Wisconsin’s economic recovery is on an unsteady path, with jobs falling slightly in October. We have come a long way out of the jobs deficit we faced March 2020. But progress ground to halt after early summer with job stagnation or loss each month since August.
Federal investments in recovery continue to support Wisconsin’s families and children. But some of the programs that support the most vulnerable—expanded Unemployment Insurance (UI), eviction moratoriums, etc.—have ended.
Still, unemployment also fell this month to 3.2% and Wisconsinites are more likely to be working than the national average (Wisconsin’s 66.4% labor force participation rate in October 2021 far exceeded the national 61.6%).
The Leisure and Hospitality Industry— restaurants, bars, hotels, etc.—has been the hardest hit in the COVID-19 economic crisis.
Even before the collapse, the industry’s workforce of waitstaff, bartenders, dishwashers, housekeepers, and others suffered low-wages, volatile and unpredictable hours, and few benefits. Workers in this industry—more likely to be women and people of color—suffered the dislocation of the crisis.
In April 2020, at the depth of the crisis, more than half of workers in this industry lost their jobs. The industry has been moving slowly out of that hole since collapse, though there has been volatility in the sector with months of loss and growth across the year. In the month of October, when many other sectors were shrinking, the industry added jobs. Even so, the industry remains 12.3% below pre-COVID-19 employment levels.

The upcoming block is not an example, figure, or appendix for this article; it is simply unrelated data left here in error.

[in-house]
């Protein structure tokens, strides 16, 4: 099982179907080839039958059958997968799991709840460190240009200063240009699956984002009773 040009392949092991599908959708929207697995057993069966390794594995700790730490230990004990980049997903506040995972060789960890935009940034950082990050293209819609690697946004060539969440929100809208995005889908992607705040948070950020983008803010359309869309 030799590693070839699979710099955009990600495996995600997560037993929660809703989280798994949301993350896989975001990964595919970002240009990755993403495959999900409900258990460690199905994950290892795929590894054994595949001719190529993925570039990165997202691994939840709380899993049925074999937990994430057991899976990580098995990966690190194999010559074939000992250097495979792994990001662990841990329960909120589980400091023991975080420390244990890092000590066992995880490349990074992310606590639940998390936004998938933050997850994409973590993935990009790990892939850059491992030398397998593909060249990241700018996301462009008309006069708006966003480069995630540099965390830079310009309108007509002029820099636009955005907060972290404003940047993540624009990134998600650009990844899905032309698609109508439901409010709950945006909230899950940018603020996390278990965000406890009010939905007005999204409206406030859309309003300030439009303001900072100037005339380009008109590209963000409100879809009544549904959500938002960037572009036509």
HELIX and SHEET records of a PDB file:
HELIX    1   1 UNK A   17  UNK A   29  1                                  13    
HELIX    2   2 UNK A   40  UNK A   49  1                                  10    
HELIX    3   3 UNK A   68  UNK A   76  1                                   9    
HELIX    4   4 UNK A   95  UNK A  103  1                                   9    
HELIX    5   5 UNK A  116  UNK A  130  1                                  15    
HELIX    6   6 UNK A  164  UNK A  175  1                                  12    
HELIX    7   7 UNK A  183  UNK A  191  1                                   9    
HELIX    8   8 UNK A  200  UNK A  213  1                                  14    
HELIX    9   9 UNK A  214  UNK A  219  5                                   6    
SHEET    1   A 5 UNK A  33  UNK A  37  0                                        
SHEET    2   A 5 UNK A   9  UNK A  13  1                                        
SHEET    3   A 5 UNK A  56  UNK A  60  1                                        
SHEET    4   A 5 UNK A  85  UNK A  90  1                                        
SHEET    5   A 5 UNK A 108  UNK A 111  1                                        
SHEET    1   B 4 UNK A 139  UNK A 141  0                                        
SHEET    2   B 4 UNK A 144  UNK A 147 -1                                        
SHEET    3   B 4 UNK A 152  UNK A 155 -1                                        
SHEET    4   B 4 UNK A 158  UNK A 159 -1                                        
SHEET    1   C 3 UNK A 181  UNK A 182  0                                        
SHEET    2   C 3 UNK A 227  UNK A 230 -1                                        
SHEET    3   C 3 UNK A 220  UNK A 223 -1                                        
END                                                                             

Some sectors have fared better. The state’s manufacturing sector has recovered to its pre-pandemic employment level. Other sectors are down just slightly – Professional and Business Services (down 2%), and Trade, Transportation, and Utilities (down 1.1%).
“When will we back to normal?”
While the economy continues to move towards the levels posted before the crisis, “normal” was unsustainable for too many low-wage families before the pandemic. Working Wisconsin needs a new normal for our low-wage service jobs, with better wages, more predictable schedules, and stronger benefits. Working Wisconsin also needs a new normal with strong public health, accessible health insurance, and affordable and high-quality care for kids (with decently paid providers).
Learn more in the State of Working Wisconsin.